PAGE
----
Having read the report on my first operating session on the Port Rowan layout, that’s the question a friend of mine asked. He models a Maine two-footer in 1:48 scale so he knows, first-hand, some of the frustrations I had working in On2. I know a number of other readers are here because they’re friends who share my interest in the Maine two-footers as well, so I’m sure they’re curious too. It’s a great question.
From the perspective of the style of railroading depicted, this standard gauge layout and my previous, two-foot gauge layout are very similar:
– Both model steam-era common carrier railroading.
– The trains are similar too – like The Daily Effort to Port Rowan, my two-footer hosted short mixed trains consisting of a couple of freight cars plus varnish to carry passengers, mail and express.
– With the exception of the carloads generated by the slate mill, the freight traffic on the Maine two-footer was similar – building supplies, agricultural products, coal and oil, etc.
– And my two-footer served customers primarily via team tracks and other shared, public sidings as opposed to dedicated spurs – just as customers are served on the Port Rowan branch.
Ironically, the standard gauge terminal at Port Rowan operates more like a Maine two-foot terminal than the freelanced terminal I built in On2. At Port Rowan, trains arrive, do their work, turn and leave – much like they did in places like Monson Jct., Bridgton Jct., and Farmington. On my Maine two-footer, I never had the room to model a main yard such as the one at Phillips, so my transfer yard served double-duty as a classification yard. That never really worked.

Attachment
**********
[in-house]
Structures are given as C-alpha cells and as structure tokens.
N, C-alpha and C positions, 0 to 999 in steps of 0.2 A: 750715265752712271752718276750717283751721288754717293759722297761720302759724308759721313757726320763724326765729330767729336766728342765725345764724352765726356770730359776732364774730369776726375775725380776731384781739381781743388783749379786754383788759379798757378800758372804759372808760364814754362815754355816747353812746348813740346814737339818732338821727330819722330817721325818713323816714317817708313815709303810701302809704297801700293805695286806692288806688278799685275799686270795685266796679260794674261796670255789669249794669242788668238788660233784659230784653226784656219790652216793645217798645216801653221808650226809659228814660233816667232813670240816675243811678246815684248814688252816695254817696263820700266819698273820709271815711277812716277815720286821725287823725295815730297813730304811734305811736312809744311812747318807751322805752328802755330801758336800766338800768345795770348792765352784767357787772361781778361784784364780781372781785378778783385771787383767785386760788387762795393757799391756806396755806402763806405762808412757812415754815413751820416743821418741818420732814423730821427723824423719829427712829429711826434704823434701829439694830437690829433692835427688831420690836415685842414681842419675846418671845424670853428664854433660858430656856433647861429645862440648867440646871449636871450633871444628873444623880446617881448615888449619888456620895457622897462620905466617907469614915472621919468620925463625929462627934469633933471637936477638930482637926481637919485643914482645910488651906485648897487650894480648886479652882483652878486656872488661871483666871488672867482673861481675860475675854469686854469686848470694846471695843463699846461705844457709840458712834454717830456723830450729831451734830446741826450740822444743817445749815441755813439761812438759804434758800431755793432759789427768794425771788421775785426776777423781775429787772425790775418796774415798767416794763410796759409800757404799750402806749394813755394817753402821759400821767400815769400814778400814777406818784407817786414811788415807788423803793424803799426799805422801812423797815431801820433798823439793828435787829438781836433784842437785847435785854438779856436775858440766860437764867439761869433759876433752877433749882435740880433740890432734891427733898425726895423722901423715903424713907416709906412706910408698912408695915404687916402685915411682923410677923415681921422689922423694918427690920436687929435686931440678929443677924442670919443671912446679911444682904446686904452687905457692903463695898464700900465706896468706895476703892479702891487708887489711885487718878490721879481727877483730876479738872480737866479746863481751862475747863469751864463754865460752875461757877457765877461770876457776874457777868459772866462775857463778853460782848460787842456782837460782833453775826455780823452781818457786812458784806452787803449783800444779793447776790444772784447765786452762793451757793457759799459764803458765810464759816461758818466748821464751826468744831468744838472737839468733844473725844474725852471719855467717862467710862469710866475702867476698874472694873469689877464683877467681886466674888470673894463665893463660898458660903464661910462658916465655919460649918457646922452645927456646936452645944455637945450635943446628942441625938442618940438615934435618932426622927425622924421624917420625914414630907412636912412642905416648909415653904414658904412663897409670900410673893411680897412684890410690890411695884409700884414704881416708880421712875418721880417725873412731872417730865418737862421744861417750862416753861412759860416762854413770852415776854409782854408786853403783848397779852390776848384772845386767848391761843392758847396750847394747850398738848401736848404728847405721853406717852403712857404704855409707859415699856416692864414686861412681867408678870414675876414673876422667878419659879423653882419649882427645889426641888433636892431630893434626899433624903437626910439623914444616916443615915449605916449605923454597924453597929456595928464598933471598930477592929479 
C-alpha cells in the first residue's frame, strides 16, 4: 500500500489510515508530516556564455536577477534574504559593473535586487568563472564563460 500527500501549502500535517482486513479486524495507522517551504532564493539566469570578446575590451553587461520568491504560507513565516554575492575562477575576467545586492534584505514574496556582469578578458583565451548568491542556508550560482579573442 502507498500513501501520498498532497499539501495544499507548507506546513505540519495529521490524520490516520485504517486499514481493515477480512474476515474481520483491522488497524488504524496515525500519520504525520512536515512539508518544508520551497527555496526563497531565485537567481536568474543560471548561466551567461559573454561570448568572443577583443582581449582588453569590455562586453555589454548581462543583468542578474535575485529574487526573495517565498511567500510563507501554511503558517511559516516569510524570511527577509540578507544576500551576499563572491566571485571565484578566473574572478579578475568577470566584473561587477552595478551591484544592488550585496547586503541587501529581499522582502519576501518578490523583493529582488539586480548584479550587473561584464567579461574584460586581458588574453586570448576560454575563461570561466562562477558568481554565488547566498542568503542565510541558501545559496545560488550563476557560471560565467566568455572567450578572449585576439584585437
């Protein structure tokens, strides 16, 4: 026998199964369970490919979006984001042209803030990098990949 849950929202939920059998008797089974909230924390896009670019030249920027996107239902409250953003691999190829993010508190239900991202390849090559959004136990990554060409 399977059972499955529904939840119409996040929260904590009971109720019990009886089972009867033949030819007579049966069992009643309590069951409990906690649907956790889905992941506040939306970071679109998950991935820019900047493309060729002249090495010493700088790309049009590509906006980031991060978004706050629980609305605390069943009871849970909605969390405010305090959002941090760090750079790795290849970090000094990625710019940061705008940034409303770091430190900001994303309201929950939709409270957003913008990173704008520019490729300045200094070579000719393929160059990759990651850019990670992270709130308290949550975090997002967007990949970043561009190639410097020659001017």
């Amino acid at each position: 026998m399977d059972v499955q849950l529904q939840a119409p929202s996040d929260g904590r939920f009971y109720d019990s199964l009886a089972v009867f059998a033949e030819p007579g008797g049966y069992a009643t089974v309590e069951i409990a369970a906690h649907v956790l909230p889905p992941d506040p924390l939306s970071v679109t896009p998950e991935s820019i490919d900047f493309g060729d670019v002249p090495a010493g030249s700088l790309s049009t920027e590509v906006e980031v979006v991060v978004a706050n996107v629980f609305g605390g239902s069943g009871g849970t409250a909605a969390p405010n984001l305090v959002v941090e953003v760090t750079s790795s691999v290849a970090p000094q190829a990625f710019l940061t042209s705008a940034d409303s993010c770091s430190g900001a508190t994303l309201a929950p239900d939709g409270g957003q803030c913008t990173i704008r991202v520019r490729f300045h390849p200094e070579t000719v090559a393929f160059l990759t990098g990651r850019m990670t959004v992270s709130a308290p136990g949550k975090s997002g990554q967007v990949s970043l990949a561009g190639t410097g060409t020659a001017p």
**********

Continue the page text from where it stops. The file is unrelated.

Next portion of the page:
But the biggest difference is mechanical. My S scale locomotives run beautifully – they’re smooth and reliable at all speeds, and they’re sure-footed like mountain goats. I tried hard to create bullet-proof track work on my Maine two-footer and had all of my On2 locomotives tuned up by someone comfortable with tweaking drivetrains, and still had disappointing results. My On2 equipment ran well, but not perfectly.
If that seems like a lofty goal, it shouldn’t – if locomotives, rolling stock and track work are all built with care and attention to quality, operation should be flawless. I could never come close to that in On2 – but in S, I’m almost there. I may never get there, but it’s worth trying because it will mean that when I’m hosting an operating session, I’ll be able to immerse myself completely in the miniature world I’ve created instead of spending my time fretting and fettling track and equipment. As I mentioned in my first run report, I had two derailments – pretty good for a break-in run – and I’ll attend to those. But otherwise, I enjoyed perfect performance, which meant I could enjoy watching my work in progress come to life.
In those terms, there’s no comparison – compared to On2, it felt fantastic!